Lady Williams of Elvel, who as Jane Portal served as a secretary to Winston Churchill from 1949 to 1955, received a standing ovation after speaking in conversation with Churchill’s granddaughter Celia Sandys at the Thirty-fourth International Churchill Conference in New York City. For one hour, the two women shared their memories of the busy life of the Greatest Briton. To watch the full video, please click here.
It was Lady Williams’s maternal uncle R. A. Butler, Secretary of State for Education under Churchill during the war, who suggested that his twenty-year-old niece apply for the job working on the staff of his boss, who was then Leader of the Opposition. Lady Williams’s paternal uncle Charles Portal had been the head of the RAF during the war, which meant she came to the job well recommended but also having heard many stories about how demanding an employer she would be working for.
She started out in the typing pool, but one night was asked to take dictation for the first time when all the other members of the secretarial staff had been worn to a frazzle. When Miss Portal appeared in Churchill’s bedroom, where true to form the Great Man was working from his bed surrounded by papers and animals, Churchill looked up at her over his glasses and inquired, “Isn’t there anyone else?” Jane retired quickly from the room, but, after she explained to her immediate superior what had happened, she was marched right back up to Churchill’s room and the boss was told very firmly that he would dictate to Miss Portal and no one else. This Churchill accepted, and an unforgettable time continued for six years until Churchill’s retirement.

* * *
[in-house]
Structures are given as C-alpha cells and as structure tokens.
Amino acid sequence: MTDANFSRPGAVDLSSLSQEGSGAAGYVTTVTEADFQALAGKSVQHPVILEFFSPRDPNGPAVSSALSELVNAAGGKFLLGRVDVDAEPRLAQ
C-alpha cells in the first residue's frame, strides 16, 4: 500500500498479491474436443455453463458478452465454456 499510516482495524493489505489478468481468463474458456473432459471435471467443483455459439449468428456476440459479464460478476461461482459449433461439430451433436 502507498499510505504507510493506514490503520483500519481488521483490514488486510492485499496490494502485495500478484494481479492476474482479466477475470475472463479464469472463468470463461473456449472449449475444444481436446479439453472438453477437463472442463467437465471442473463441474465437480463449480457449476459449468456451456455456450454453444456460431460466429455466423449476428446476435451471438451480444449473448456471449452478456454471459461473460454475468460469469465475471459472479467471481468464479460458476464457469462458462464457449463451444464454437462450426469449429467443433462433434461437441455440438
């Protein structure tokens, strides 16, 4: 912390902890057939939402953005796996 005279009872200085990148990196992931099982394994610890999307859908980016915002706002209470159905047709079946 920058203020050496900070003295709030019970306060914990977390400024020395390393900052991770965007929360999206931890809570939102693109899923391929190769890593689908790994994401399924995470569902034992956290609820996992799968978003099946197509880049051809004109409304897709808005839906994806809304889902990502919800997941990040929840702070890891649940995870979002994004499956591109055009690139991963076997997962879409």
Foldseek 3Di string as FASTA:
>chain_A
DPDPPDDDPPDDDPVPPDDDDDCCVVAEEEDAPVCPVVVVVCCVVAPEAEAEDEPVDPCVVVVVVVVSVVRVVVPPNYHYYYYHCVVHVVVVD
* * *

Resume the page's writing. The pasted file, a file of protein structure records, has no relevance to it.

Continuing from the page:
Lady Williams made her views quite clear: “Anyone who works for Winston Churchill is incapable of being objective.” She said, “I never once saw him the worse for drink” and expressed her displeasure with the 2016 movie Churchill’s Secret, which dramatized the events of Churchill’s stroke in 1953. Instead of the loud and bitter family fighting depicted in the film, she recalled “calm and peace at Chartwell.” Lady Williams described Churchill’s convalescence as “heroic” and that “there was never one word of self pity” as he followed all of the doctors’ orders.
One of Jane Portal’s tasks included choosing films to be shown in the specially-created screening room at Chartwell. Churchill would settle into his armchair in the front row next to Clementine, light a cigar, and announce, “Let it roll.” Knowing that her boss loved movies about animals, Jane often selected these. After a showing, however, of a film in which a horse is shot, Churchill turned on his secretary in tears and exclaimed, “How could you?”
The affection that Lady Williams continues to have for Sir Winston came through vividly with all that she had to say. Everyone at the conference was anxious to meet her, take photographs, and express gratitude for her presence. As expected, this was the true highlight of the conference.